Sunday, August 3, 2014

The Rural/Urban Dichotomy is Nothing New

The past presidential election emphasized the dichotomy of rural and urban voters.    If you look at an electoral map, you’ll notice the United States is awash in a sea of red dotted with blue bobbers.  Those bobbers are districts with big cities.

City dwellers demand a strong, centralized government, while country folk believe in self-government and less intrusion in their lives.  In geographic terms, we have enclaves of teat squawkers in a land of people yearning to be free. 

This rural/urban conflict goes back to America’s founding.  When the Constitution was debated in the public sphere, newspapers would dismiss Anti-Federalist writings warning of the flaws of this new government.  Urban dwellers wouldn’t tolerate diverse opinions.  They would cancel their subscriptions if a publication dared to print any criticisms of a strong central government.  Samuel Bryan (author of the Centinel essays) made a keen observation:

The Printers were certainly most of them more willing to publish for, then against the new Constitution.  They depended more upon the People in the Towns than in the Country.  The towns people withdrew their Subscriptions from those who printed Papers against, and violent Threats were thrown out against the Antis and Attempts were made to injure them in their Business.

Some things never change.  That kind of mentality exists to this day.   Newspapers around the country are infested with liberals advocating centralized government.  Dissent is considered anarchy or anti-government.  That was how the Anti-Federalist was portrayed, that is how the Tea Party is marginalized today.

Why are inhabitants of big cities advocates for big government?  Are urban dwellers incapable of self-government?  Are they morally inferior to their rural cousins?  Here is an excerpt from Alasdair Roberts, America’s First Great Depression:

The president of Boston city council, Peleg Whitman Chandler, made the uprisings in Rhode Island and Philadelphia the subject of his oration for the celebration of July 4, 1844.

The monarchies of Europe, Chandler said, maintained order with a strong “internal police.”  The United States had chosen instead to rely on the self-governing instincts of its people.  But something had gone awry, Chandler said; the sense of “personal responsibility [and] manly self-denial” among Americans was manifestly in decline.  The effusion of riots and rebellions was symptomatic of a moral decay.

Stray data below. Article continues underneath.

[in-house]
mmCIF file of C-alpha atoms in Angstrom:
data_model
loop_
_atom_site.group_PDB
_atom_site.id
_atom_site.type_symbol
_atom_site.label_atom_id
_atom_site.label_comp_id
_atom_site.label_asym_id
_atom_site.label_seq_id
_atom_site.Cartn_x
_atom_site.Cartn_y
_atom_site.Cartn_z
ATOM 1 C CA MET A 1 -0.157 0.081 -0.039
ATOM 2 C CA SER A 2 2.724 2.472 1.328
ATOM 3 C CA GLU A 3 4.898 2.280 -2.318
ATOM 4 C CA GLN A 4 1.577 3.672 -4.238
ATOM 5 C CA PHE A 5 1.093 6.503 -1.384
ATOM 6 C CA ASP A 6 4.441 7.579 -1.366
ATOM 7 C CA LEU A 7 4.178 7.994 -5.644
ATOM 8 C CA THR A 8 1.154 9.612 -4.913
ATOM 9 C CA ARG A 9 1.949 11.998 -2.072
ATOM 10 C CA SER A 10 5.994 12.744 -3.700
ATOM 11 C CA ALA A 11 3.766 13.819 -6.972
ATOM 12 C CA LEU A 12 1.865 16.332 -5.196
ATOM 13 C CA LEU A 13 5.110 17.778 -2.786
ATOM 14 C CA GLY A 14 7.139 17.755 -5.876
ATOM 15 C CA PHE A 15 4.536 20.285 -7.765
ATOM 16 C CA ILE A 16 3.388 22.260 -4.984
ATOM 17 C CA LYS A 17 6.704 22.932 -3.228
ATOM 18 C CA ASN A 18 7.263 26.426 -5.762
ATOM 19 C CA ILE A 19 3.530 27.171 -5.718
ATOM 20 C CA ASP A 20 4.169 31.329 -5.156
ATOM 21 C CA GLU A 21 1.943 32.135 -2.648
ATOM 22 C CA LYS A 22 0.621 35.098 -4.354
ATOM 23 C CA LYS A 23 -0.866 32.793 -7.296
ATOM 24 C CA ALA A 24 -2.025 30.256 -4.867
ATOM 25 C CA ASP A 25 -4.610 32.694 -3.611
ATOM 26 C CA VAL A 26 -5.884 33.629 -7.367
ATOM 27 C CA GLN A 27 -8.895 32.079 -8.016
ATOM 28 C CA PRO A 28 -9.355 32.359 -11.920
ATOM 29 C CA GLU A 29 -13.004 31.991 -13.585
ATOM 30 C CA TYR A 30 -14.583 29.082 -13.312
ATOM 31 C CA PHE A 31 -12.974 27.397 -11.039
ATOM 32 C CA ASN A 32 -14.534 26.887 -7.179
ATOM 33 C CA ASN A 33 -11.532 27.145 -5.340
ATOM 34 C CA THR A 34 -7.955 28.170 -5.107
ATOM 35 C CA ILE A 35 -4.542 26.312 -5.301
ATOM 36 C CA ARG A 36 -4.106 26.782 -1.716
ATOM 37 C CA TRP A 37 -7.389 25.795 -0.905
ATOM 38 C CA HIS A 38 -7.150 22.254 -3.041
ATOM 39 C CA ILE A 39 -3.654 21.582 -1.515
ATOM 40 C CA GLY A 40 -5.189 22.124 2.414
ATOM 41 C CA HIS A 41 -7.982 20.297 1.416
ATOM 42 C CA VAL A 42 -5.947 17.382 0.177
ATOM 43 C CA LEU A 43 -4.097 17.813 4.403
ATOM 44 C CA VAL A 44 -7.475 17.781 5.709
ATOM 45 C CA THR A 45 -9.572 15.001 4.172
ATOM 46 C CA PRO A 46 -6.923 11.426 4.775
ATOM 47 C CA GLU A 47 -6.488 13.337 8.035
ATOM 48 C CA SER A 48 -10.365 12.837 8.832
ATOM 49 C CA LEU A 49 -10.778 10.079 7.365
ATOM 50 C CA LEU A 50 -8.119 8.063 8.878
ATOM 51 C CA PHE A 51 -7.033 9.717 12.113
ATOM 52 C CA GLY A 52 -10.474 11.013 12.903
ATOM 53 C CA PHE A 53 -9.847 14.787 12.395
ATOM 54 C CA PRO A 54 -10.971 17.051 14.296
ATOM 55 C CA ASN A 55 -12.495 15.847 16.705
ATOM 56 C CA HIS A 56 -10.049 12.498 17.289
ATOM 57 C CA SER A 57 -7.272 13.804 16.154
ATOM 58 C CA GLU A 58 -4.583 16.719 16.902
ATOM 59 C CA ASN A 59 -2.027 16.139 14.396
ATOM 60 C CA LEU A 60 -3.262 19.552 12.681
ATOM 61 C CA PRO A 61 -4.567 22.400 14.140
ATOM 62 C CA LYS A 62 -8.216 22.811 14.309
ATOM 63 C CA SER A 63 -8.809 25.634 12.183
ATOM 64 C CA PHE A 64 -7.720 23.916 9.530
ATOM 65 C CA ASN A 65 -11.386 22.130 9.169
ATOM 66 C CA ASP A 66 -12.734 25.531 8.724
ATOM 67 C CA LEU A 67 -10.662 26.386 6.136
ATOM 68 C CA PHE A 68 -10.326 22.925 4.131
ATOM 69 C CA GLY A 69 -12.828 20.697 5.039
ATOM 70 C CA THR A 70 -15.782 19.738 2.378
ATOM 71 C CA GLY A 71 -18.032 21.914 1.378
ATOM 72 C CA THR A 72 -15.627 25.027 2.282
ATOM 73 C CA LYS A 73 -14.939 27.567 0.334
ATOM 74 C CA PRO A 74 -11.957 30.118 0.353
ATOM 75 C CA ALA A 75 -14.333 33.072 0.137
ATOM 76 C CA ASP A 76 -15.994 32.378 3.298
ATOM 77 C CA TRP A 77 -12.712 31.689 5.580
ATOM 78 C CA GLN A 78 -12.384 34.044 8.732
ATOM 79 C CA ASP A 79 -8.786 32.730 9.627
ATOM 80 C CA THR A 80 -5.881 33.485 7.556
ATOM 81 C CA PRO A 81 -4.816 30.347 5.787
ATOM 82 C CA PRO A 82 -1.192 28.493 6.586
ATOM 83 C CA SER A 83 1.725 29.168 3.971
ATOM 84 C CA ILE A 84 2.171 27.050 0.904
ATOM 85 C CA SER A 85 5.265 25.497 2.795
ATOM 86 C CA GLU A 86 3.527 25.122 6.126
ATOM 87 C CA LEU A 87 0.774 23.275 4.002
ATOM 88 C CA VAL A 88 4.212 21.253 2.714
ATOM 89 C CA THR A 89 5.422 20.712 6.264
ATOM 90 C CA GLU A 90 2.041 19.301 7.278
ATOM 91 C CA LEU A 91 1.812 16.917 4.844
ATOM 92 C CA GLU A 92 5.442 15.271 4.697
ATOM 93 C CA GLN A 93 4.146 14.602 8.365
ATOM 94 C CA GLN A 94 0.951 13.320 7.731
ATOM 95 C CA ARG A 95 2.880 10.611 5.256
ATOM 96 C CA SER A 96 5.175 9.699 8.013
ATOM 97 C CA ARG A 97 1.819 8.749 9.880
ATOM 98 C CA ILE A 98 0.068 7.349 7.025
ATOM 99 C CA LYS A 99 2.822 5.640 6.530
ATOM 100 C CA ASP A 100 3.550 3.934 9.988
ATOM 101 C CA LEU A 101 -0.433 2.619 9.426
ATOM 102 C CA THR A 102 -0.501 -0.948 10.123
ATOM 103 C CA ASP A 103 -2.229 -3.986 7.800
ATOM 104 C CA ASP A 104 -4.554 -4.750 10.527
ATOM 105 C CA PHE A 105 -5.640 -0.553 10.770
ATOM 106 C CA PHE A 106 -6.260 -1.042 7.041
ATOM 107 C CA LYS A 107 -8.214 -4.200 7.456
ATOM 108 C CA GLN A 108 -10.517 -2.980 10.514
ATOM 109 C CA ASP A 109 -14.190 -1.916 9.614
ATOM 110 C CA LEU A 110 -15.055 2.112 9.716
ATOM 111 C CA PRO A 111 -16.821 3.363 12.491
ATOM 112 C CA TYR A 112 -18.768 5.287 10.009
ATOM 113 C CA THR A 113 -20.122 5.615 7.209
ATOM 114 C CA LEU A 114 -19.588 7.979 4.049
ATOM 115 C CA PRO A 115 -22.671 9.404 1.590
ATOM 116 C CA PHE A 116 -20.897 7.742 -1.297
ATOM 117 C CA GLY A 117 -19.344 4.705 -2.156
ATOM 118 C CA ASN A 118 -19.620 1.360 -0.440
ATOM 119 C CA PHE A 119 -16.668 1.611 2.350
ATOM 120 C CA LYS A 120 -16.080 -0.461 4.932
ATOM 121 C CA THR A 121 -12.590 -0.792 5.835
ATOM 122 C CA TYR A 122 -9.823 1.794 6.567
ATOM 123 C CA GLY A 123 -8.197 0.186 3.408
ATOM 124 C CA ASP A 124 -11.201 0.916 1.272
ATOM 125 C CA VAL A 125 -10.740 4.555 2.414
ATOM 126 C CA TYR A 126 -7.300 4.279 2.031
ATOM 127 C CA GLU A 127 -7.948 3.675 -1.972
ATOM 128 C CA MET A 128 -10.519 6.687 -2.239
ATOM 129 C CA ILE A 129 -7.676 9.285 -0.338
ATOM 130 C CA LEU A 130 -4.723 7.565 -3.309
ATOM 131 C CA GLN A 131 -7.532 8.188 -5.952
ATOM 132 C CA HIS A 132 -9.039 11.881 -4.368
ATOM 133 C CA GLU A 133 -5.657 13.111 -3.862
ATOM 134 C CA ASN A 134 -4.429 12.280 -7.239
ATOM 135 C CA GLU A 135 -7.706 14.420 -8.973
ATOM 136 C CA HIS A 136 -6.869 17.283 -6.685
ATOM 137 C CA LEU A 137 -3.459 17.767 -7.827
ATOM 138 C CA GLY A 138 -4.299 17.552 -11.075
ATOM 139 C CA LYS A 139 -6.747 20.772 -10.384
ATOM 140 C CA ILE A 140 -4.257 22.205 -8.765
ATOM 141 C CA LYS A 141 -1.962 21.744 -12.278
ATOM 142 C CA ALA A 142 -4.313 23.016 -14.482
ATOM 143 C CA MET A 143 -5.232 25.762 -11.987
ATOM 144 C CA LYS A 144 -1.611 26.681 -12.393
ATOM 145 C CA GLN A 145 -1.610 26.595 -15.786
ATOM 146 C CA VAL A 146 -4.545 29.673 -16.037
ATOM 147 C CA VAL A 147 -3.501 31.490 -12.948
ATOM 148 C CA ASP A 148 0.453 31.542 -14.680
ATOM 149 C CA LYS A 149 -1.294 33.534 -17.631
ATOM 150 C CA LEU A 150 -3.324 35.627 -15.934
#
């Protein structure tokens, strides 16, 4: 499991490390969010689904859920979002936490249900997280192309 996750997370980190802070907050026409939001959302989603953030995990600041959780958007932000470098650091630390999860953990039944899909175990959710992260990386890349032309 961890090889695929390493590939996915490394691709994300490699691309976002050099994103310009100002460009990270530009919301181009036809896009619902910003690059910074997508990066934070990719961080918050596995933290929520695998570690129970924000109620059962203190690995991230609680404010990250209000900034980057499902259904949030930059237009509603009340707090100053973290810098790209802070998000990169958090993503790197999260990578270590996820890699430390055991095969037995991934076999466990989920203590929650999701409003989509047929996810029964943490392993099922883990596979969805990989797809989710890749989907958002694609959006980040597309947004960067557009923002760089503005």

Chandler warned that the enemies of self-government were not foreign adversaries, but inhabitants of large cities.  He suggested that the northeast needed “civic armies” to discipline the populace.  They needed a government

strong enough to overawe those, who cannot govern themselves…. [T]he tendency of events in our big cities has been such as must result in the creation of such a strong coercive power, as is not yet known among us, and which has heretofore been looked upon as foreign to the spirit of our institutions.  It is to be hoped, that the indications and the necessity of such a change will be confined to our largest cities, but it is through them, if ever, that the American people are to learn, what a strong government is.

The Supreme Court wasn’t willing to confine this need for big government thuggery to our largest cities.  They wanted to infect the States as well.  Here is an excerpt from one of my previous blog post:

A series of Supreme Court rulings dating back to the 1960’s subverted the political process by retarding the rights of a State’s self governance.  These judges –  this priestly class – molested federalism by dictating the manner with which States’ shall choose their senators and representatives.  This was by no means a federal consideration.  This was purely local.

The rulings in question are Baker v. Carr, Reynolds v. Sims, and Wesberry v. Sanders.  The Supreme Court fundamentally changed the legislature of States by dictating their districts and how they were to be represented.  Basically, rural citizens were to be dominated by urbanites.  Degenerate values that breed on city streets would emanate from state capitols and spread throughout the countryside.

More importantly, this reconfiguration would benefit a political party that advocates centralized government.  Having Democrats dominate state legislatures, they would draw districts that marginalize hard working, liberty loving citizens while packing federal congressional districts with teat squawkers, who are looking for an agent that would steal from his neighbors. 

And the battle over big government continues.


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